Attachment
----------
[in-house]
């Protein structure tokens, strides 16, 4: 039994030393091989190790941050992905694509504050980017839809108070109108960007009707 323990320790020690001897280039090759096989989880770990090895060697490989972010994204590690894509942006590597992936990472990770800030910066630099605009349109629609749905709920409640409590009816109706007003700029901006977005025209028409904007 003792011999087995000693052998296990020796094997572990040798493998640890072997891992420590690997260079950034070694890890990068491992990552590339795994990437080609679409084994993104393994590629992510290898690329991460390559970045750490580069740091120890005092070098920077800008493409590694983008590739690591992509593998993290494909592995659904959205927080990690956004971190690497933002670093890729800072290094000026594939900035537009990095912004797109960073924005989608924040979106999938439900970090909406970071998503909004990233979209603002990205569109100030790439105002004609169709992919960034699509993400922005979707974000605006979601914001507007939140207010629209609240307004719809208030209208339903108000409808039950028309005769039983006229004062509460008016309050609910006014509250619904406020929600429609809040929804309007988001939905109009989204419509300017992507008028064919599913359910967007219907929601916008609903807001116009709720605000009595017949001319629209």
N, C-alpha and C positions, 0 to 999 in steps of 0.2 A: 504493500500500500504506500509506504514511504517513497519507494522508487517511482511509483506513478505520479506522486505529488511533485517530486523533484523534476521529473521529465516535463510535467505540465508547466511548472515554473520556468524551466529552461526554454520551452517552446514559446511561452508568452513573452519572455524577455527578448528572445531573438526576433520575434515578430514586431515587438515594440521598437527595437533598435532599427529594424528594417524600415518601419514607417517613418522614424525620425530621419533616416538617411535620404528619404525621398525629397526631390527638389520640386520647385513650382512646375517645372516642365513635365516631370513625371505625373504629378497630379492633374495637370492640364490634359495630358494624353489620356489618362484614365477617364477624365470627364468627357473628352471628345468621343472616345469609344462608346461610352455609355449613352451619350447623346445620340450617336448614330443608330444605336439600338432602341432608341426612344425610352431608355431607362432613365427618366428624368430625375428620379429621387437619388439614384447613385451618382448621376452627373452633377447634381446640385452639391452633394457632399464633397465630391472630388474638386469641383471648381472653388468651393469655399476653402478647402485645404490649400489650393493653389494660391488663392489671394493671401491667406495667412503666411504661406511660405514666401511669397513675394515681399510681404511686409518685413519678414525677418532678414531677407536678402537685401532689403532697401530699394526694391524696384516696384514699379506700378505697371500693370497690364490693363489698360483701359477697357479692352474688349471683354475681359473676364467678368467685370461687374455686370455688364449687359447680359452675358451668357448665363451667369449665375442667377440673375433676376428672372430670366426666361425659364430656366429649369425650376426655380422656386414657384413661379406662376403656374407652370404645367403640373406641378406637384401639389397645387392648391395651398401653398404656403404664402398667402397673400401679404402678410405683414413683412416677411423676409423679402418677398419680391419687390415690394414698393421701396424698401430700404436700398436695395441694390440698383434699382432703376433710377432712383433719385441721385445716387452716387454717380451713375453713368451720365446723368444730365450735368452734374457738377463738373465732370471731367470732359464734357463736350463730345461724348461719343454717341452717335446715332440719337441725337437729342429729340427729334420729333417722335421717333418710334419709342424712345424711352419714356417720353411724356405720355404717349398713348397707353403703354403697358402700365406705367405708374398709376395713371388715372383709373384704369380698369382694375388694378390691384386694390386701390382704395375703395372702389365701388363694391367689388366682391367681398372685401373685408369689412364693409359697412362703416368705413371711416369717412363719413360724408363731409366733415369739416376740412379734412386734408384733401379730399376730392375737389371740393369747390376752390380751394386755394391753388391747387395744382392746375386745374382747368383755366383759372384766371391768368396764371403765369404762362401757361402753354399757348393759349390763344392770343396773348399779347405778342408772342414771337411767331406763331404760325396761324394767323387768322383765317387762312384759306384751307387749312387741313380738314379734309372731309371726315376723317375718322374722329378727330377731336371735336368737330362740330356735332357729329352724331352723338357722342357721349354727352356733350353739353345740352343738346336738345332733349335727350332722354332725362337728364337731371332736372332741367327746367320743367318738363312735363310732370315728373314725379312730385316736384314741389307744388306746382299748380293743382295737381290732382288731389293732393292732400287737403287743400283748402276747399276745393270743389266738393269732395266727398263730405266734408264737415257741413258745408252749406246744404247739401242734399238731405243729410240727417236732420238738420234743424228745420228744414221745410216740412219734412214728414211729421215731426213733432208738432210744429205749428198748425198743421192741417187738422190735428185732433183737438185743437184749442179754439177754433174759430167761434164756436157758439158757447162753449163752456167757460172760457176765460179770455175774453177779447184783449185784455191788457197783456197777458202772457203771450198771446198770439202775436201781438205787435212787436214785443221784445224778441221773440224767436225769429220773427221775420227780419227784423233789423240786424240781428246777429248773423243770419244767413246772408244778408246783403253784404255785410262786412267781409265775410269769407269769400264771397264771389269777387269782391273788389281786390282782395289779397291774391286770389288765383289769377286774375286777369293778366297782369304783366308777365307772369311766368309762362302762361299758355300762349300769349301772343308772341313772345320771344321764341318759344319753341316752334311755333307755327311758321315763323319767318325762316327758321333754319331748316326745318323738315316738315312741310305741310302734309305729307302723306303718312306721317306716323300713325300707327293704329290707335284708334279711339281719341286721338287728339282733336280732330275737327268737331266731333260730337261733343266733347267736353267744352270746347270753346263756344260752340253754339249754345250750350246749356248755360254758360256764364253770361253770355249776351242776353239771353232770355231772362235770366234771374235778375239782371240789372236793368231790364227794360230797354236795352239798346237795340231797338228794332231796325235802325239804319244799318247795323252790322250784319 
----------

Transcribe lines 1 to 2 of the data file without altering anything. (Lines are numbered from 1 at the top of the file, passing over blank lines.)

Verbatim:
[in-house]
């Protein structure tokens, strides 16, 4: 039994030393091989190790941050992905694509504050980017839809108070109108960007009707 323990320790020690001897280039090759096989989880770990090895060697490989972010994204590690894509942006590597992936990472990770800030910066630099605009349109629609749905709920409640409590009816109706007003700029901006977005025209028409904007 003792011999087995000693052998296990020796094997572990040798493998640890072997891992420590690997260079950034070694890890990068491992990552590339795994990437080609679409084994993104393994590629992510290898690329991460390559970045750490580069740091120890005092070098920077800008493409590694983008590739690591992509593998993290494909592995659904959205927080990690956004971190690497933002670093890729800072290094000026594939900035537009990095912004797109960073924005989608924040979106999938439900970090909406970071998503909004990233979209603002990205569109100030790439105002004609169709992919960034699509993400922005979707974000605006979601914001507007939140207010629209609240307004719809208030209208339903108000409808039950028309005769039983006229004062509460008016309050609910006014509250619904406020929600429609809040929804309007988001939905109009989204419509300017992507008028064919599913359910967007219907929601916008609903807001116009709720605000009595017949001319629209």